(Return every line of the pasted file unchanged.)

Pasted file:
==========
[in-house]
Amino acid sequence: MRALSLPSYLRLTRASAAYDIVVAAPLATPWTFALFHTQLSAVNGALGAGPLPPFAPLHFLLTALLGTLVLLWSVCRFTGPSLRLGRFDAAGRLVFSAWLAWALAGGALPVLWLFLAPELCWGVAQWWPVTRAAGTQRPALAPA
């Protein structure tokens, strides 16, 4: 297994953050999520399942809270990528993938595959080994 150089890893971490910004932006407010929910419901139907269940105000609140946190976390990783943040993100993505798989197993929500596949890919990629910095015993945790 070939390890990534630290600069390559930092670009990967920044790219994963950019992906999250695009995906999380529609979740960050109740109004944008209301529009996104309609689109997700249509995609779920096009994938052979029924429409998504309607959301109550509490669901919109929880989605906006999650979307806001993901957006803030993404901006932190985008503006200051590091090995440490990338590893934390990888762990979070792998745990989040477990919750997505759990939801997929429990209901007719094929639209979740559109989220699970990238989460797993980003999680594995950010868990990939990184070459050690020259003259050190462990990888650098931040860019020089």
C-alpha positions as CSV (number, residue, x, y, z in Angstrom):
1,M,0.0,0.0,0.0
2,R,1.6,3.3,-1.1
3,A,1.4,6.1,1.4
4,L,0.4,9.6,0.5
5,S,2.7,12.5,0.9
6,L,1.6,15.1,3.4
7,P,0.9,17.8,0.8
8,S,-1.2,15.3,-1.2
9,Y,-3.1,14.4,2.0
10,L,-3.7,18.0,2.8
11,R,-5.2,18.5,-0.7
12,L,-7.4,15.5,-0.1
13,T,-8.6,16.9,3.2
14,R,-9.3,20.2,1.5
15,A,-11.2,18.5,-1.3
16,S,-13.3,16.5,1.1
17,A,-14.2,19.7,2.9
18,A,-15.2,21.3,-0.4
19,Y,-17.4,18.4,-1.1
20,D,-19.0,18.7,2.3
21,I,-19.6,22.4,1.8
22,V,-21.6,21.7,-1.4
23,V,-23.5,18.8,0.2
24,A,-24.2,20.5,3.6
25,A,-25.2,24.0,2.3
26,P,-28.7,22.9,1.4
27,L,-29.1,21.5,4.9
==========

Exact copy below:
[in-house]
Amino acid sequence: MRALSLPSYLRLTRASAAYDIVVAAPLATPWTFALFHTQLSAVNGALGAGPLPPFAPLHFLLTALLGTLVLLWSVCRFTGPSLRLGRFDAAGRLVFSAWLAWALAGGALPVLWLFLAPELCWGVAQWWPVTRAAGTQRPALAPA
């Protein structure tokens, strides 16, 4: 297994953050999520399942809270990528993938595959080994 150089890893971490910004932006407010929910419901139907269940105000609140946190976390990783943040993100993505798989197993929500596949890919990629910095015993945790 070939390890990534630290600069390559930092670009990967920044790219994963950019992906999250695009995906999380529609979740960050109740109004944008209301529009996104309609689109997700249509995609779920096009994938052979029924429409998504309607959301109550509490669901919109929880989605906006999650979307806001993901957006803030993404901006932190985008503006200051590091090995440490990338590893934390990888762990979070792998745990989040477990919750997505759990939801997929429990209901007719094929639209979740559109989220699970990238989460797993980003999680594995950010868990990939990184070459050690020259003259050190462990990888650098931040860019020089």
C-alpha positions as CSV (number, residue, x, y, z in Angstrom):
1,M,0.0,0.0,0.0
2,R,1.6,3.3,-1.1
3,A,1.4,6.1,1.4
4,L,0.4,9.6,0.5
5,S,2.7,12.5,0.9
6,L,1.6,15.1,3.4
7,P,0.9,17.8,0.8
8,S,-1.2,15.3,-1.2
9,Y,-3.1,14.4,2.0
10,L,-3.7,18.0,2.8
11,R,-5.2,18.5,-0.7
12,L,-7.4,15.5,-0.1
13,T,-8.6,16.9,3.2
14,R,-9.3,20.2,1.5
15,A,-11.2,18.5,-1.3
16,S,-13.3,16.5,1.1
17,A,-14.2,19.7,2.9
18,A,-15.2,21.3,-0.4
19,Y,-17.4,18.4,-1.1
20,D,-19.0,18.7,2.3
21,I,-19.6,22.4,1.8
22,V,-21.6,21.7,-1.4
23,V,-23.5,18.8,0.2
24,A,-24.2,20.5,3.6
25,A,-25.2,24.0,2.3
26,P,-28.7,22.9,1.4
27,L,-29.1,21.5,4.9